Got these in the mail today, from John Ringo's publishers at Baen. A while back John asked me if I'd be up for doing a story in the anthology he was collecting, set in his Black Tide Rising narrative world; a zombie epic. I like those books, because the lead character, unusually for an American title, is Australian, and even more unusually for zombie fiction, they're great fun and they hold out the real prospect of hope. A bit like Max Brook's World War Z, BTR is as much about the fightback as the collapse.
Having enjoyed teleporting the crew of the Diamantina into S.M. Stirling's emberverse, I decided to catch up with an old fave with this one too. Caitlin Monroe. The story begins exactly as it does in Without Warning. And then things get bitey.
...She was about to cut the call when Wales spoke again.
“Caitlin, your immunisation. It worked? You were exposed to the blood borne pathogen when you were bitten. You’re still good to go?”
“Still got my pants on and I haven’t bitten anybody,” she said. “Not even peckish.”
“Good. Be aware that Bateman and Le Clerc have not been immunized.”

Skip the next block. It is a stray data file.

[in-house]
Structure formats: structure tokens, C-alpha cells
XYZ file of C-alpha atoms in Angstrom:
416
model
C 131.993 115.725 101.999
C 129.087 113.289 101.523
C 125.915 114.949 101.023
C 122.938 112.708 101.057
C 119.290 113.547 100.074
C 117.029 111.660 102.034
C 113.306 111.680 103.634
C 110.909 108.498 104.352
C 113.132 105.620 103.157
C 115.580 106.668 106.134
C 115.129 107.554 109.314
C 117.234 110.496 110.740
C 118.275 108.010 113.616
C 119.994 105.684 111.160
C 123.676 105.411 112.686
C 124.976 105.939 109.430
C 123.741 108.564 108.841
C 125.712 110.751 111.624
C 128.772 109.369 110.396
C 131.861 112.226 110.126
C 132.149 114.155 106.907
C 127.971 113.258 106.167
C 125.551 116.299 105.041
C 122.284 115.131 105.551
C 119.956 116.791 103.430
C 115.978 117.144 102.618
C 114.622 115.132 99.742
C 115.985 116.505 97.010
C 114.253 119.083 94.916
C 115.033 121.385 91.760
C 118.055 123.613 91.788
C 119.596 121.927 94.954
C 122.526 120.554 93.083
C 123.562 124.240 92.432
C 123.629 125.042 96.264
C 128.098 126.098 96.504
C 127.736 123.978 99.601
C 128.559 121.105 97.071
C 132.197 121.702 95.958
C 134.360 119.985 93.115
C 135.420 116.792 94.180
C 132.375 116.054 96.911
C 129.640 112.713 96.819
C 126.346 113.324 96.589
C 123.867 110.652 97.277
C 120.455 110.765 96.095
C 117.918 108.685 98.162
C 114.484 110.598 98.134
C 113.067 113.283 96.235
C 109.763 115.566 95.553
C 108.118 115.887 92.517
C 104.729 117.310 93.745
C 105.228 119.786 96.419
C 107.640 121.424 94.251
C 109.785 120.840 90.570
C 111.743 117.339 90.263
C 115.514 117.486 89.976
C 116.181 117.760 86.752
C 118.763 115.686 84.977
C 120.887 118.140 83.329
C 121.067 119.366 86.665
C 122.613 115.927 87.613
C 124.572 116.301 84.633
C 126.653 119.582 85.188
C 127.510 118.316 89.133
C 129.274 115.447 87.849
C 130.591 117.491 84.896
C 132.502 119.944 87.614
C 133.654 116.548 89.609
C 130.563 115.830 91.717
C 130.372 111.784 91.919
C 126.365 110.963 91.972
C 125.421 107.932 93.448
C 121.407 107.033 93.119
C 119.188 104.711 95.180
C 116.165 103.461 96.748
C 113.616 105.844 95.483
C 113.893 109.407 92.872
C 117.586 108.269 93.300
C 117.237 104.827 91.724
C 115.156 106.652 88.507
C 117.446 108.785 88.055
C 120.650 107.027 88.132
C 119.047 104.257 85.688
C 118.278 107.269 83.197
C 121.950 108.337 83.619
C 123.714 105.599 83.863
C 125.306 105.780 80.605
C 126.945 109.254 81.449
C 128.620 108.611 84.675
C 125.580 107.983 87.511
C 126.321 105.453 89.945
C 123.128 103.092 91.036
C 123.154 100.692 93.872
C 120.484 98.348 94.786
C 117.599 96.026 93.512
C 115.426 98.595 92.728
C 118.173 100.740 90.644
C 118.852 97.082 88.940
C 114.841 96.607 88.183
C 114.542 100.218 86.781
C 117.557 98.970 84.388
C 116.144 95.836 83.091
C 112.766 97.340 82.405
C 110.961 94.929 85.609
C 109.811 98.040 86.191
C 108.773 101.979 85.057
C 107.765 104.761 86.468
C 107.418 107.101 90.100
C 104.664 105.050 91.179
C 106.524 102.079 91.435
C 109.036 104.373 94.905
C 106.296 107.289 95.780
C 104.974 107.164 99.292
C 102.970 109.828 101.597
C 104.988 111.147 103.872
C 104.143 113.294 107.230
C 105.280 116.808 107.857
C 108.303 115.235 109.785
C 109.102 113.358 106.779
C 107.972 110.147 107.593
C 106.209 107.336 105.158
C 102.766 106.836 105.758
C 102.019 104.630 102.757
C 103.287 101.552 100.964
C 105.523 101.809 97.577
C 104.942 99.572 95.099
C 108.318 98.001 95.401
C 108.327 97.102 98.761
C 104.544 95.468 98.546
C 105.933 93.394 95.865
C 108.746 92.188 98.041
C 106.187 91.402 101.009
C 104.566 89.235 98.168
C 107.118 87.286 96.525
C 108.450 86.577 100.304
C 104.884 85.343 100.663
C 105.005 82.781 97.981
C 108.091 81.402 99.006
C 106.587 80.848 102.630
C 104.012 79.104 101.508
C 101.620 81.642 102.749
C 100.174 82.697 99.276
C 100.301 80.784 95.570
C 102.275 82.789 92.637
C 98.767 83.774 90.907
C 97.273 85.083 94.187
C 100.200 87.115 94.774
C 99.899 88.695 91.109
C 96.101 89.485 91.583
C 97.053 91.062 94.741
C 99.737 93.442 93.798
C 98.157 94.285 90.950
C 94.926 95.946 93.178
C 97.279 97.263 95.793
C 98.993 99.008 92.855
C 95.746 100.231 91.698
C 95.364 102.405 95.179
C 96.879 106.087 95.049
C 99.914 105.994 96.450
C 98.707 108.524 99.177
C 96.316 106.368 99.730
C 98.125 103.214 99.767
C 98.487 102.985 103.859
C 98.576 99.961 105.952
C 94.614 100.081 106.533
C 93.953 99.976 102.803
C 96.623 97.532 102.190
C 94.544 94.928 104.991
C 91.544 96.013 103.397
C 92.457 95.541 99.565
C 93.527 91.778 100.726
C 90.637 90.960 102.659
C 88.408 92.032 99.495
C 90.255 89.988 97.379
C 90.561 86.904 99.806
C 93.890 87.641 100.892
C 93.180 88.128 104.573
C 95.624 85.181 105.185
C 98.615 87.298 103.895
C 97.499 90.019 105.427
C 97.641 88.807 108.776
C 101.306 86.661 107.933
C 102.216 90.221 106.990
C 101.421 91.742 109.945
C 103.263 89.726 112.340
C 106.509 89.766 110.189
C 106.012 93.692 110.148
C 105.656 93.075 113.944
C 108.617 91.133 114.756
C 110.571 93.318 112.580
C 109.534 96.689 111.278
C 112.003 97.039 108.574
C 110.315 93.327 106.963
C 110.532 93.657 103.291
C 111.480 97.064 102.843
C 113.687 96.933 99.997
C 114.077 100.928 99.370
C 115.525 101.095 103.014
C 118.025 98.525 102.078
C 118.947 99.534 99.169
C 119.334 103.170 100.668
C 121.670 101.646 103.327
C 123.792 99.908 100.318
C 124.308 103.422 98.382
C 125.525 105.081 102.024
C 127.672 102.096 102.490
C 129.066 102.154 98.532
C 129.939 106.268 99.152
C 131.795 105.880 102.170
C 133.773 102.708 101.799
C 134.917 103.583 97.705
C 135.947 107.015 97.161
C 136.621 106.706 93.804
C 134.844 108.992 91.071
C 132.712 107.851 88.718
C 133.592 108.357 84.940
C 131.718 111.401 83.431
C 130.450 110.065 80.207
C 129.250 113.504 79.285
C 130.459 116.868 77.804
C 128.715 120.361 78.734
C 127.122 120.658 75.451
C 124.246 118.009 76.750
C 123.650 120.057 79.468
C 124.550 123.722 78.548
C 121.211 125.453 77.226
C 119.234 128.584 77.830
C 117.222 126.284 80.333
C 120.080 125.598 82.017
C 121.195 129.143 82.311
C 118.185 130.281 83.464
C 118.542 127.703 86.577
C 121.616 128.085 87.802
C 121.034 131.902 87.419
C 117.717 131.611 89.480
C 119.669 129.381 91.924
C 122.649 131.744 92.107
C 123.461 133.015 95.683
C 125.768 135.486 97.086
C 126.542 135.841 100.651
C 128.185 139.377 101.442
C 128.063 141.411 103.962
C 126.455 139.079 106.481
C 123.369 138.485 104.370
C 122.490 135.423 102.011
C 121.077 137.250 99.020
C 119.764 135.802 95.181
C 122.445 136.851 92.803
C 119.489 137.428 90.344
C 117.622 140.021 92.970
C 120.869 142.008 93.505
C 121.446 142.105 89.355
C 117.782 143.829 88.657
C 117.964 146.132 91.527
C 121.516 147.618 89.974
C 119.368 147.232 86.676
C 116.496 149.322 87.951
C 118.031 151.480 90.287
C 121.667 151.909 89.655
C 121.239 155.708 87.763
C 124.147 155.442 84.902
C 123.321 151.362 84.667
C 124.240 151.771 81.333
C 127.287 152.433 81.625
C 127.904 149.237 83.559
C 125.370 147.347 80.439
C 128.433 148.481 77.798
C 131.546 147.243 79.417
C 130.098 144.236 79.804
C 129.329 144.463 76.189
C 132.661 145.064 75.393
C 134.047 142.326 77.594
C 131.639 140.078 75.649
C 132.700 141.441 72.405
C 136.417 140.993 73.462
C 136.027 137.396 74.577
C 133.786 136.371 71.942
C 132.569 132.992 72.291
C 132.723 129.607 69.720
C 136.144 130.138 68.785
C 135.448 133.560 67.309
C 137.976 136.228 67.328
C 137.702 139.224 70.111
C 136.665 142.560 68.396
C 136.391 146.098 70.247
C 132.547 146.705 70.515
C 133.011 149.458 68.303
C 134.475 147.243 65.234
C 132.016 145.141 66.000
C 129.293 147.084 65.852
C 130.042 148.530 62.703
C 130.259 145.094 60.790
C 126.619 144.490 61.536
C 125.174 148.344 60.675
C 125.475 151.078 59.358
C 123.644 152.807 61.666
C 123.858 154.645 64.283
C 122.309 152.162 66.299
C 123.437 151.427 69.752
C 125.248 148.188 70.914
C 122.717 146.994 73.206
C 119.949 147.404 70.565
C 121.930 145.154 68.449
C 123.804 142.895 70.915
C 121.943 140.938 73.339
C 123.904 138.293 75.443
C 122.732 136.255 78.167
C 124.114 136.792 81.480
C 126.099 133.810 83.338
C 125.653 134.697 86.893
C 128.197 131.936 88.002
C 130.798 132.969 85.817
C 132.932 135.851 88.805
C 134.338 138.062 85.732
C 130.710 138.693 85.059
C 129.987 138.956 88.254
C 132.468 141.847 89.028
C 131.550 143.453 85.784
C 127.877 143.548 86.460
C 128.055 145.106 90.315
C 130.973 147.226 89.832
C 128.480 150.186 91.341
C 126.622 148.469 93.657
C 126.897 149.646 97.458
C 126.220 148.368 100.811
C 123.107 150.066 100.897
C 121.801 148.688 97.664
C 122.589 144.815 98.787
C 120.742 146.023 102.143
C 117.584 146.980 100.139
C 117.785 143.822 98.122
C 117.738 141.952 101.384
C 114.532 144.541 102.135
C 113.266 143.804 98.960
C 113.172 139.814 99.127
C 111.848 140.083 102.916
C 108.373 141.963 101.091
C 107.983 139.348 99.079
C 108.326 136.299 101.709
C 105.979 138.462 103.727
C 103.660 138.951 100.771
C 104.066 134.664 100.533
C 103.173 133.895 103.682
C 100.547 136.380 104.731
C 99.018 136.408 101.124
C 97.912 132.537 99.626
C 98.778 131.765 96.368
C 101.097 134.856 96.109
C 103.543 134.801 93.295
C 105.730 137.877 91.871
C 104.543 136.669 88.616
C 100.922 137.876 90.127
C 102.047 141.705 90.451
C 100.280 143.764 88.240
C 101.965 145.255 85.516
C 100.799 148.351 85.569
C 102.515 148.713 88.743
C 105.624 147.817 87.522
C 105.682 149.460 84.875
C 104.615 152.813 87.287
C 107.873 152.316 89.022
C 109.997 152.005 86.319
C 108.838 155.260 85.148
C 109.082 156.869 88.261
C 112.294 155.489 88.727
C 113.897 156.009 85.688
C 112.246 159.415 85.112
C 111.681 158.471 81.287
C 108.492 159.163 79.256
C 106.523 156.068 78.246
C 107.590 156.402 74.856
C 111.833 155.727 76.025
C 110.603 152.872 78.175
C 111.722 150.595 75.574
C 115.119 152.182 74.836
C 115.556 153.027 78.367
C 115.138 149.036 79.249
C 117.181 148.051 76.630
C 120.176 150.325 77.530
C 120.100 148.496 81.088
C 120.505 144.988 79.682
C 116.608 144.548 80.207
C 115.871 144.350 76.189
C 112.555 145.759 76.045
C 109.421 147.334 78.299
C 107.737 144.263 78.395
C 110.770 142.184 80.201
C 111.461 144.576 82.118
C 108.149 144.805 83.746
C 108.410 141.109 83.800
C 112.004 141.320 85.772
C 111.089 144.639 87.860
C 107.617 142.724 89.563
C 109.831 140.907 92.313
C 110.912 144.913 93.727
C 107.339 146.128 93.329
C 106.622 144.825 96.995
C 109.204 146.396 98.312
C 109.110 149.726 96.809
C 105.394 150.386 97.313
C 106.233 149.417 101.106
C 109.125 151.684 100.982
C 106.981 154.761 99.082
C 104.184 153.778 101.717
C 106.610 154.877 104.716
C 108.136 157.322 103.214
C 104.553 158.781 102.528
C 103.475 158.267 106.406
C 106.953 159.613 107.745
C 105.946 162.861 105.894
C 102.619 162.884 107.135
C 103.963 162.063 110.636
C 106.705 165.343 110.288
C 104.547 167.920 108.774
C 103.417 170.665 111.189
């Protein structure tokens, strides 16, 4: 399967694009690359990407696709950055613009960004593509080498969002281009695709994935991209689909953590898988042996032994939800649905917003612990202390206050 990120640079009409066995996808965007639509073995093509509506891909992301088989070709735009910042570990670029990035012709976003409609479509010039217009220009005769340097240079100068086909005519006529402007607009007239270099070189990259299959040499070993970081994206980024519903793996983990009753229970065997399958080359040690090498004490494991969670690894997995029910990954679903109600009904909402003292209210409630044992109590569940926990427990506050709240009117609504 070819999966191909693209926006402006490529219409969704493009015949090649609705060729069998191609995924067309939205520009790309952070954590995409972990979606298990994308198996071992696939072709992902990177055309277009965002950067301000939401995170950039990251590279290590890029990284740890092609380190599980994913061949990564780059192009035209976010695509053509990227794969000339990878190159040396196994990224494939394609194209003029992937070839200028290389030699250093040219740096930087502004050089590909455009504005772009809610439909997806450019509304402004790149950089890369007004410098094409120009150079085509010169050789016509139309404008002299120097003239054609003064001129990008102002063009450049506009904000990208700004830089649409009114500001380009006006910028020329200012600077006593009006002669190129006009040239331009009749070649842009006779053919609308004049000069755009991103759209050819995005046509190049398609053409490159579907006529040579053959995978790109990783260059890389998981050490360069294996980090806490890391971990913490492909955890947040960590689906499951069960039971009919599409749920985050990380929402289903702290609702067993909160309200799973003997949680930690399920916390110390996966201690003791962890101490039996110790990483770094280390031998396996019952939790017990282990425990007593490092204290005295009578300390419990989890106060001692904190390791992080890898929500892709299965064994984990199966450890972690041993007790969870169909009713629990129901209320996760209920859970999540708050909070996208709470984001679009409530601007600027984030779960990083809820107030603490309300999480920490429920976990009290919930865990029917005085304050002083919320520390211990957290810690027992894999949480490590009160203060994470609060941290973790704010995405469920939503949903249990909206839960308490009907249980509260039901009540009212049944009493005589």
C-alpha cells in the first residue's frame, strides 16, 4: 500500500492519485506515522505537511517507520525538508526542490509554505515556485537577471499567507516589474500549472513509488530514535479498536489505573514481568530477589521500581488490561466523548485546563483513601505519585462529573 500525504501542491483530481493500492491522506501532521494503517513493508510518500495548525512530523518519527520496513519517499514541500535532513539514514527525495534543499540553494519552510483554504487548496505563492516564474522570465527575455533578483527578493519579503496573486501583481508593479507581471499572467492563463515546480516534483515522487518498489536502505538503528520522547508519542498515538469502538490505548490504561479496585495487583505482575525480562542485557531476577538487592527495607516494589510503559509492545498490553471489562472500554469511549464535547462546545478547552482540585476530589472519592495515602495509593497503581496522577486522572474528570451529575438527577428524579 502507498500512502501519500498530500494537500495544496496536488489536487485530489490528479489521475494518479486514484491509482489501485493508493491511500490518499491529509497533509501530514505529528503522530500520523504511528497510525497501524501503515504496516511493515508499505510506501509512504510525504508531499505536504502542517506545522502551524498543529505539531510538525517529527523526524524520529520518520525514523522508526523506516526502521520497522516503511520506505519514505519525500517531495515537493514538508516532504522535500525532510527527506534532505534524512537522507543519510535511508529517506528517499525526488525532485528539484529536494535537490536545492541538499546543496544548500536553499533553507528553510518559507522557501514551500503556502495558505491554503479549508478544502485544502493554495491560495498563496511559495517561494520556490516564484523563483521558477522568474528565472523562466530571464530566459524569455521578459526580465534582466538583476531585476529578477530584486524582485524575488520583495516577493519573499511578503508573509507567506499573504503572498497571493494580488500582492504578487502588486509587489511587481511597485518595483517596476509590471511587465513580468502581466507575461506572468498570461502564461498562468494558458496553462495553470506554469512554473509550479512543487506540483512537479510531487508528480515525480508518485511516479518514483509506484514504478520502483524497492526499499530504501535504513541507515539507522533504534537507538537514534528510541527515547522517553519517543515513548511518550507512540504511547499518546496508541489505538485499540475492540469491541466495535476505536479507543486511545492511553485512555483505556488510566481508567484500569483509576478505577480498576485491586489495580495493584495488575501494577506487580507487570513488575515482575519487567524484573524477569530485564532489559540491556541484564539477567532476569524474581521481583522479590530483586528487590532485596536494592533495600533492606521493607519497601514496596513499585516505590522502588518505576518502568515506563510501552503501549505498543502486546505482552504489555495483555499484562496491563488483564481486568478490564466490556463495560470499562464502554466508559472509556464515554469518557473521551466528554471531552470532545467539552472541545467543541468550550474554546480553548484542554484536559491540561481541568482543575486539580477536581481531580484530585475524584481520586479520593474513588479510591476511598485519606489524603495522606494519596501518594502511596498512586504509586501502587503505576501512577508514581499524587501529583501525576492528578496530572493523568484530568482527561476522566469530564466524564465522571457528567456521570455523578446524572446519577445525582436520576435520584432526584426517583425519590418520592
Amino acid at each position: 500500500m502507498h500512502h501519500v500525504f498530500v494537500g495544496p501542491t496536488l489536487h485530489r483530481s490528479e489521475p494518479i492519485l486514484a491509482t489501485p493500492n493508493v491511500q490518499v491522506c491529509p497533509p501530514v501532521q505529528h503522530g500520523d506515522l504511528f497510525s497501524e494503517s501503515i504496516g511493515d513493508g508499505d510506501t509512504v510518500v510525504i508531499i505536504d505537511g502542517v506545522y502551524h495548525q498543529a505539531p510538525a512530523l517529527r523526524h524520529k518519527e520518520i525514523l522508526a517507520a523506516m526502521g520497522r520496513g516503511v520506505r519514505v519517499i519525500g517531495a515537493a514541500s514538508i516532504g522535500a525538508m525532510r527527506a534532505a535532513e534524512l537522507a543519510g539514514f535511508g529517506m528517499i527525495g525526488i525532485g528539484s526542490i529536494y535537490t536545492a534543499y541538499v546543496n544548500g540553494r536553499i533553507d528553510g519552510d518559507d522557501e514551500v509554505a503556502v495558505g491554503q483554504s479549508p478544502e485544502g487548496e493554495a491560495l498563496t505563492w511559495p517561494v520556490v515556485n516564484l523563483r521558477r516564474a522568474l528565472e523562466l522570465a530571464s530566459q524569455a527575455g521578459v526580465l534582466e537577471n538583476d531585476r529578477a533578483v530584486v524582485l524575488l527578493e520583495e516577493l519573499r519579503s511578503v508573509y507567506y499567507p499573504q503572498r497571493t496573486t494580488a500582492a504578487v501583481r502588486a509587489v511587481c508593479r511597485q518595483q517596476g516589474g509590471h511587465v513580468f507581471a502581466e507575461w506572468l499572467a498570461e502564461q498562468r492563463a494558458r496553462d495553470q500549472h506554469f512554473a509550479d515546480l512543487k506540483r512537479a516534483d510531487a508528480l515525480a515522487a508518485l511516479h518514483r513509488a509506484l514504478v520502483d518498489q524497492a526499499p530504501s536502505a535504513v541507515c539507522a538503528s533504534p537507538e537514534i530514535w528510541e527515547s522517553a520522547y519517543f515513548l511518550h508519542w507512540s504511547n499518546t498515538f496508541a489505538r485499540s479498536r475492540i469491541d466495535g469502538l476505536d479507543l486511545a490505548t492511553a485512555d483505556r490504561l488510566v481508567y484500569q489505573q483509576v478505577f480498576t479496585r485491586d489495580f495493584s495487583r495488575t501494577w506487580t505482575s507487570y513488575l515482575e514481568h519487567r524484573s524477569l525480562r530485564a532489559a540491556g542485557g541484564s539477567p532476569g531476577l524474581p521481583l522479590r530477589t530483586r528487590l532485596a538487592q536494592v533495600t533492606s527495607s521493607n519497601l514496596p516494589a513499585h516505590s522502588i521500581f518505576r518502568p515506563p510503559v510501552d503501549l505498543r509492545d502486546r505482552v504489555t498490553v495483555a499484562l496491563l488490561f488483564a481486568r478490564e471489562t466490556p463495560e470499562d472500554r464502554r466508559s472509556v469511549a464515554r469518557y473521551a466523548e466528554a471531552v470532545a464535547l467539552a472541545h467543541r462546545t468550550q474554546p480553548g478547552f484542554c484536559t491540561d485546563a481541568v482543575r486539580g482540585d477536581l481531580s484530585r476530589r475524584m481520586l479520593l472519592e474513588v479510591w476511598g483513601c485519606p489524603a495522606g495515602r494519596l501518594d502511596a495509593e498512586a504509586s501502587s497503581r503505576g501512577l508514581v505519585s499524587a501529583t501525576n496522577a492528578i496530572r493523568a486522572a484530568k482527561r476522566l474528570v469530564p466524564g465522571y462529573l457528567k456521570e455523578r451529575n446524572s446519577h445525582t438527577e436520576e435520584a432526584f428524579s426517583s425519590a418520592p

She regarded the thick smears of drying blood on Le Clerc’s face.
Caitlin cut the call as they emerged from the corridor through another set of swinging plastic doors into what looked like the ER. It was a medieval vision of Hell on Earth. A writhing mound of human bodies had piled up at the exit where a hundred or more people had been trapped while trying to escape. They could not all fit through the sliding doors at the same time, and nobody was inclined to wait patiently while a dozen naked, blood drenched fiends raked and tore at the edge of the crush.
Caitlin, who had seen some shit in her time, froze for a second, paralysed by horror as a ravening cannibal pulled a small limb, a child’s arm she thought numbly, from the living heap as though tearing off a chicken wing.
Monique screamed, and for half a heartbeat Caitlin thought she had cried out in distress at the sight of the dismembered child, but the tenor of her cry, a shriek of pain and outrage and deeply personal horror draw the assassin’s attention away from the atrocity at the exit.
Le Clerc had turned.